Came across this in a book, and I'm wondering why the following language is regular?

$$ L = \{a^nww^R: n \geqslant 0, w \in \{a,b\}^3\}$$

Is it correct to say that $$ \{a^n : n \geqslant 0\} $$ is a regular language because it can be expressed by a regular expression $$a*$$, and $$ \{ww^R: w \in \{a,b\}^3\} $$ is a regular language because it is finite; therefore the union of the two regular languages makes a regular language?


This is not an union of two regular languages! It's a concatenation. Note the difference,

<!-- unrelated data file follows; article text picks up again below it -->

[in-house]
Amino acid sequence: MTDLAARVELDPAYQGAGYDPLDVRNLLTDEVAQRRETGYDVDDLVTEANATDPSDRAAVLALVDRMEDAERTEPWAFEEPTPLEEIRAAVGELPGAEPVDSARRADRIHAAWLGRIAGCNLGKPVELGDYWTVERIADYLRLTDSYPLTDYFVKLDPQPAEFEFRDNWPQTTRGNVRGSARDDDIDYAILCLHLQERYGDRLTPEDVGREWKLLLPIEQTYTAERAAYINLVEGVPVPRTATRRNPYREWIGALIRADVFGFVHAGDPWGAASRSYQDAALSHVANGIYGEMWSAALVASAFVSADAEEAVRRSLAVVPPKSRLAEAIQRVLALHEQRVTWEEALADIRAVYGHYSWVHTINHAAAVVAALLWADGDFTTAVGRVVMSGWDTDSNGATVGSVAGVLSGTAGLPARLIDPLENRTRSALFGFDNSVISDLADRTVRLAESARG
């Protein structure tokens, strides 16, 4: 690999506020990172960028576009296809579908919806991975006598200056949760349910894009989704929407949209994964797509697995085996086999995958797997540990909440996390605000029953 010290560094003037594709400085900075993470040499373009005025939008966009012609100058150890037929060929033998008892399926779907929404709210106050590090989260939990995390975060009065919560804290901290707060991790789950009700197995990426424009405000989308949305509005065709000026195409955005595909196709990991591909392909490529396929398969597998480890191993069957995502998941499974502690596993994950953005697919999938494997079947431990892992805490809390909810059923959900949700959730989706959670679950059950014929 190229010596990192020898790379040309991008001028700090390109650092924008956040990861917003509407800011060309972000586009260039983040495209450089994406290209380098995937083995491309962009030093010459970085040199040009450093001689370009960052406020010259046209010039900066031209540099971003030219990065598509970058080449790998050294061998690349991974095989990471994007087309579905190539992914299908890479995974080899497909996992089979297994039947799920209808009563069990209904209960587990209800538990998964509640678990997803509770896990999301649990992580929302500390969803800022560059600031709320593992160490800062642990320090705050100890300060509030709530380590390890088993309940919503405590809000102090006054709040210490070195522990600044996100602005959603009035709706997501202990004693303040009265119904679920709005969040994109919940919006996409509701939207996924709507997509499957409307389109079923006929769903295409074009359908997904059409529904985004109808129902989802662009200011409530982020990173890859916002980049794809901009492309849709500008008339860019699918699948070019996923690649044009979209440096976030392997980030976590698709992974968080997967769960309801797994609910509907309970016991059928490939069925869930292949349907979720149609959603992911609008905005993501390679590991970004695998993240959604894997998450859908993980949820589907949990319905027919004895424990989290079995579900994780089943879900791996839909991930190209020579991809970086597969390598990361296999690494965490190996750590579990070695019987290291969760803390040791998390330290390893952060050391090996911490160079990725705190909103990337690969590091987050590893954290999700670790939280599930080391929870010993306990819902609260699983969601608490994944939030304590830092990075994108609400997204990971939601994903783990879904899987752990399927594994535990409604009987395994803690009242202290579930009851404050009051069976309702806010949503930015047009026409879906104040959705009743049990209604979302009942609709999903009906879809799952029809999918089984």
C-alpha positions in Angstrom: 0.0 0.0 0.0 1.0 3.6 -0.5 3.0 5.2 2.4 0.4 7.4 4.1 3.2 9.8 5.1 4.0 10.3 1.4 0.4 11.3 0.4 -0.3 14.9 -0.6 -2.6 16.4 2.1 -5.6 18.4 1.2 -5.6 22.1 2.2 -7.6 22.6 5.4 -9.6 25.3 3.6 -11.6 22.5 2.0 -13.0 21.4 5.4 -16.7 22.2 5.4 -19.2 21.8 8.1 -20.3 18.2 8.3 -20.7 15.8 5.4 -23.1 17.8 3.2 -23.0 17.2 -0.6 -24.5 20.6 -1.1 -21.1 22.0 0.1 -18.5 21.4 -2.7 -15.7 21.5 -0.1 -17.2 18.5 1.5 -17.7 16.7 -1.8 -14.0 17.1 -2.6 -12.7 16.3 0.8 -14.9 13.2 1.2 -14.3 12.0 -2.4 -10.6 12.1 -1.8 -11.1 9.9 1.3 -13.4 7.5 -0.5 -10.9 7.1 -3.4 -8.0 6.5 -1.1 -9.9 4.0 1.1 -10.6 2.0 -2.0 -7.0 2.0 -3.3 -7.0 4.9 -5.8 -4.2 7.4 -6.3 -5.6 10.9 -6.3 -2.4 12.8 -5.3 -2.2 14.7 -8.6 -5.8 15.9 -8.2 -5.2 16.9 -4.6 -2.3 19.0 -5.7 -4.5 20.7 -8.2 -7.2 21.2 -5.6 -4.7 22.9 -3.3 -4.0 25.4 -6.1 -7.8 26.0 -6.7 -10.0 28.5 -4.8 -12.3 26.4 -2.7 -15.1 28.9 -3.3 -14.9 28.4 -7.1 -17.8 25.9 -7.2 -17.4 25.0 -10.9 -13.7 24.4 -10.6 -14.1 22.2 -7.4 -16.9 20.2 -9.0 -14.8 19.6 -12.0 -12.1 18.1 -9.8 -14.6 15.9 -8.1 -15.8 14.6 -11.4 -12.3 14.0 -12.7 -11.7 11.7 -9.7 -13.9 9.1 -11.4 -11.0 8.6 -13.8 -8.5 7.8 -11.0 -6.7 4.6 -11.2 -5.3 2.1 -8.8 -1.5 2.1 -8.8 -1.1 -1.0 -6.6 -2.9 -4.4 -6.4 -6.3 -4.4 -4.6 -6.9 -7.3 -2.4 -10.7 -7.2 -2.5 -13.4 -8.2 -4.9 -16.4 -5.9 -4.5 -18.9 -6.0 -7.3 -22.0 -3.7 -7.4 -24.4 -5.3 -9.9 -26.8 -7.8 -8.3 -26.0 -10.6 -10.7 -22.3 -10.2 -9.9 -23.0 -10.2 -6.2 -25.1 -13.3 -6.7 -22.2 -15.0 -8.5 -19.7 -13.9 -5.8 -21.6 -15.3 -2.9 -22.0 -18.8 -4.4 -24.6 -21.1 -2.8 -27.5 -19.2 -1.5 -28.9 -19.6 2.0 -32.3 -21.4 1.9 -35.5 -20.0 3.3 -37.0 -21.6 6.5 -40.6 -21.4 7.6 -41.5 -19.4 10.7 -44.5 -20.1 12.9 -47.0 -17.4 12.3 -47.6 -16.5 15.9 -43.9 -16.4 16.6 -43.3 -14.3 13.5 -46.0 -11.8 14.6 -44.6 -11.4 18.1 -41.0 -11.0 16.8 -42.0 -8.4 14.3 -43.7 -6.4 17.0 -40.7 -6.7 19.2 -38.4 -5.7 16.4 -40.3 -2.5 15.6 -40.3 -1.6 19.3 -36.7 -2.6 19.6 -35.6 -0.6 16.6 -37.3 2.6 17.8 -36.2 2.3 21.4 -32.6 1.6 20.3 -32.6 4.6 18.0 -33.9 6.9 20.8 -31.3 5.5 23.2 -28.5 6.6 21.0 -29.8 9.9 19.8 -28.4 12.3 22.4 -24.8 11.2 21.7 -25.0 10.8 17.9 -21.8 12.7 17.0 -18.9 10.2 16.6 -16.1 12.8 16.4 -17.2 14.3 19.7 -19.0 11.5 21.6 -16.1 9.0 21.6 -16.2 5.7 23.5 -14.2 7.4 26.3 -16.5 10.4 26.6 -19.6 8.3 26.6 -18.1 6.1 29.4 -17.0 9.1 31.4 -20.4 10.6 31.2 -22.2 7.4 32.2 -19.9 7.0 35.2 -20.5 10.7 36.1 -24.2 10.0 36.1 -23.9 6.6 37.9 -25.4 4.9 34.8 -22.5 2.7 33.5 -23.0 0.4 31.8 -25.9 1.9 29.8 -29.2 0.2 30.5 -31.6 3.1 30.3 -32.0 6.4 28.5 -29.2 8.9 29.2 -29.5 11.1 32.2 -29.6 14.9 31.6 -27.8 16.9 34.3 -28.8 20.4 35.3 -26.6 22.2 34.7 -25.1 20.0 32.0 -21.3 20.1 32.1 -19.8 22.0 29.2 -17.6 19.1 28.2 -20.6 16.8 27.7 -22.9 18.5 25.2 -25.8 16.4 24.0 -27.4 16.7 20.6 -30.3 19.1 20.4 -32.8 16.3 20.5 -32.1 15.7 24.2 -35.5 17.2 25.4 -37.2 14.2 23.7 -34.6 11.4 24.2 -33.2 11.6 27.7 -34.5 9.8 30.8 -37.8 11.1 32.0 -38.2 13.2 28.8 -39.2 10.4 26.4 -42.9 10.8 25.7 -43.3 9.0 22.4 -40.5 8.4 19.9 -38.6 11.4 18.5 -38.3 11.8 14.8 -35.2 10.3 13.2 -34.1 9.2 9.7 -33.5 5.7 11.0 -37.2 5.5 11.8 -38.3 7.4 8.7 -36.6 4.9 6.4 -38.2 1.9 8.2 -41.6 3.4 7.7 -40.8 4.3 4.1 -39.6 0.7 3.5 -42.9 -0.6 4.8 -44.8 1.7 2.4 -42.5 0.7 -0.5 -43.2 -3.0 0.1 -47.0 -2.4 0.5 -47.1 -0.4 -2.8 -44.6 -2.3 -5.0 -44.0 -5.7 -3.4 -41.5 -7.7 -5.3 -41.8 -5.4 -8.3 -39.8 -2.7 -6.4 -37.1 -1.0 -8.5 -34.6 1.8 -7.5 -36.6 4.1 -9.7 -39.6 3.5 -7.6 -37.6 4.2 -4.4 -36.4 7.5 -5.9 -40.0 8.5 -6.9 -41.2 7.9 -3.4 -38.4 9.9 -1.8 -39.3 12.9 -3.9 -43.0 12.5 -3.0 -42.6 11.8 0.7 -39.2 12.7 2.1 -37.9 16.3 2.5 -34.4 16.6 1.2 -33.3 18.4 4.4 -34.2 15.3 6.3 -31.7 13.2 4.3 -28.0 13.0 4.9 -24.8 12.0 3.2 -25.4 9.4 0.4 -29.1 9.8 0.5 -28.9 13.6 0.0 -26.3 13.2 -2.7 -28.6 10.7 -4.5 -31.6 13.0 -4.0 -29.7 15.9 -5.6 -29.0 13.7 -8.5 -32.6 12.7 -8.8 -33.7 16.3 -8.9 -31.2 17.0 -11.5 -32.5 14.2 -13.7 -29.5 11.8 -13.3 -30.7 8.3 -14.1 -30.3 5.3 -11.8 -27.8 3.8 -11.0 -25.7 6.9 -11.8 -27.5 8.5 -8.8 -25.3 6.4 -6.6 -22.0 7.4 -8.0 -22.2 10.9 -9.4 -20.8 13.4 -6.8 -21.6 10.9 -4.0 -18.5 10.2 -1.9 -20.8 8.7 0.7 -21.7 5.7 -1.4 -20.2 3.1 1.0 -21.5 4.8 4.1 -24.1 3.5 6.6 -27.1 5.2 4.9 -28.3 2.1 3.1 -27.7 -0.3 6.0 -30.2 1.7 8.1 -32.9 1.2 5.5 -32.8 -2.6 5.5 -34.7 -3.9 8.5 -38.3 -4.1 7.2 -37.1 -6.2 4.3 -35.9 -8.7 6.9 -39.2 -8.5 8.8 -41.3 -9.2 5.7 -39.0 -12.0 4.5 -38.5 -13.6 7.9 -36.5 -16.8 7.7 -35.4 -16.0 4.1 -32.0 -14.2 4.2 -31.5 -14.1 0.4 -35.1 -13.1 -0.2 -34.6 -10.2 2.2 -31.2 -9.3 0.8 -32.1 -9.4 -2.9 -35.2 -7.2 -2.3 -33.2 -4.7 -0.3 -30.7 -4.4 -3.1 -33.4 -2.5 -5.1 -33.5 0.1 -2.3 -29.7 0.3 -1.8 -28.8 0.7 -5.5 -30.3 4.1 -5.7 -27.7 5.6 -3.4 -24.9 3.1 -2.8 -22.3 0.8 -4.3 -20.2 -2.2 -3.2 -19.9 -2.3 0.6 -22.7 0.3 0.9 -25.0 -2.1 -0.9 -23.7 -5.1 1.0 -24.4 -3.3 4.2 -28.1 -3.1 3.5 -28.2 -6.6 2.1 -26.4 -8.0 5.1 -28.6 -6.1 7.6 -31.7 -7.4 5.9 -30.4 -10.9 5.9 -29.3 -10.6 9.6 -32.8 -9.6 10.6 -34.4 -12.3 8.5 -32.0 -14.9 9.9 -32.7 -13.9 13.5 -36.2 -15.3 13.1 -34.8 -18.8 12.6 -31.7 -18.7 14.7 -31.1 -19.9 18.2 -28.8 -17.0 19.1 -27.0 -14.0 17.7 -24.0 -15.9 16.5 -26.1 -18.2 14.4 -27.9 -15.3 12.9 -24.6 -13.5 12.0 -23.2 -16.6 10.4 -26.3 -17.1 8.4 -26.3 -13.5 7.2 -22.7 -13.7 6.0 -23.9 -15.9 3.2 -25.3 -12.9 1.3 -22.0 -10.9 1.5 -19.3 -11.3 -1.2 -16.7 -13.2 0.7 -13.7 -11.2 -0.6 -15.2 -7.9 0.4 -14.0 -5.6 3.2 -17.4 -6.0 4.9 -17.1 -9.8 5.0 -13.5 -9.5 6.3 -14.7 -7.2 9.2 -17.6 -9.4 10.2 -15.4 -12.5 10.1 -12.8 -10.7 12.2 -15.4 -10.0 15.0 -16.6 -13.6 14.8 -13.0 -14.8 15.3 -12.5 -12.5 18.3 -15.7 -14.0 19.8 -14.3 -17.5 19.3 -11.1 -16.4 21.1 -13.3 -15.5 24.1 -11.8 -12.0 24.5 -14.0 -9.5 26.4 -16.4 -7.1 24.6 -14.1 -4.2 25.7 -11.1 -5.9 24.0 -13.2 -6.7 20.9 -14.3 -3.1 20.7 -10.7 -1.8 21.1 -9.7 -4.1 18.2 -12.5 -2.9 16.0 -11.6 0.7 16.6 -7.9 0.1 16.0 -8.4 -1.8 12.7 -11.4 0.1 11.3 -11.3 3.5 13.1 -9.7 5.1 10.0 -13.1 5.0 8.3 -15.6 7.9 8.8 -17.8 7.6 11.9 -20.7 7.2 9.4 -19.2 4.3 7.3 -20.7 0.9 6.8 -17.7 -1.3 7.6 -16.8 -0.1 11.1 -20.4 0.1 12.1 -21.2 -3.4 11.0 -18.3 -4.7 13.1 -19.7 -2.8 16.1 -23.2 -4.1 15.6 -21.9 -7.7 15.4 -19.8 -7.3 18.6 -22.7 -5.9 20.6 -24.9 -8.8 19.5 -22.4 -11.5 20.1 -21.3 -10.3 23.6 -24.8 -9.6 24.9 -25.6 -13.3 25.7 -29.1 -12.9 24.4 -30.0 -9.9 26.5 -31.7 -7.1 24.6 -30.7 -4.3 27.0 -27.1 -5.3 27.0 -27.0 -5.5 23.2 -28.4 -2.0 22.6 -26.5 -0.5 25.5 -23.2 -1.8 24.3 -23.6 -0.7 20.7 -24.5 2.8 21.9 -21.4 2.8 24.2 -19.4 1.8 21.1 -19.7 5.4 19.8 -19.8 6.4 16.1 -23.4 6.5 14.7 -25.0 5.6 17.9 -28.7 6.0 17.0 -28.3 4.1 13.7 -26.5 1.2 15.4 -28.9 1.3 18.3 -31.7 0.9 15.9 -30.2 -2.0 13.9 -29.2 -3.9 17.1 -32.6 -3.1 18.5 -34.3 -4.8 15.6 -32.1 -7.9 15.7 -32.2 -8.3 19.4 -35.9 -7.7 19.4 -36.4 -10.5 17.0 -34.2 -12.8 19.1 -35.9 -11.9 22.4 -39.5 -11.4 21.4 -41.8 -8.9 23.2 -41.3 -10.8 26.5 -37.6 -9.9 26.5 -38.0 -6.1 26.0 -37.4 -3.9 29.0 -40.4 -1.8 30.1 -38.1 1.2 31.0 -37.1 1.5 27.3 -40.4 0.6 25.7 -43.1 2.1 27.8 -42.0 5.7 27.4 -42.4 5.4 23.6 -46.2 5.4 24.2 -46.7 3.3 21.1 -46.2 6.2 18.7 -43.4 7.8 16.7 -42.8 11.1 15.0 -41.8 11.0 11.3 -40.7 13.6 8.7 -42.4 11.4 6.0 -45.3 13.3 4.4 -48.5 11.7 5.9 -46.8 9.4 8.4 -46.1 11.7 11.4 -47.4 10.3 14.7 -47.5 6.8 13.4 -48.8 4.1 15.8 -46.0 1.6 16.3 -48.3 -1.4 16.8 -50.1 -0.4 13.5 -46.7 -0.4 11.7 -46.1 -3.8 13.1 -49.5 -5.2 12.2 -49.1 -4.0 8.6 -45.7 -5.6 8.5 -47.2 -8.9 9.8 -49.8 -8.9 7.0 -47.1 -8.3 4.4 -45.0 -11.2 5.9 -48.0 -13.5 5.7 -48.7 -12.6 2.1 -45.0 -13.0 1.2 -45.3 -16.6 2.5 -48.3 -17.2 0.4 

1. Union: $L_1 \cup L_2$
  2. Concatenation: $\{ab : a \in L_1 \wedge b \in L_2\}$.

That said, your other observations are correct, and indeed the concatenation of two regular languages is also regular itself. You can prove this by constructing two NFAs for the regular languages and connecting the accepting states of $L_1$ to the starting states of $L_2$ by an $\epsilon$-transition.


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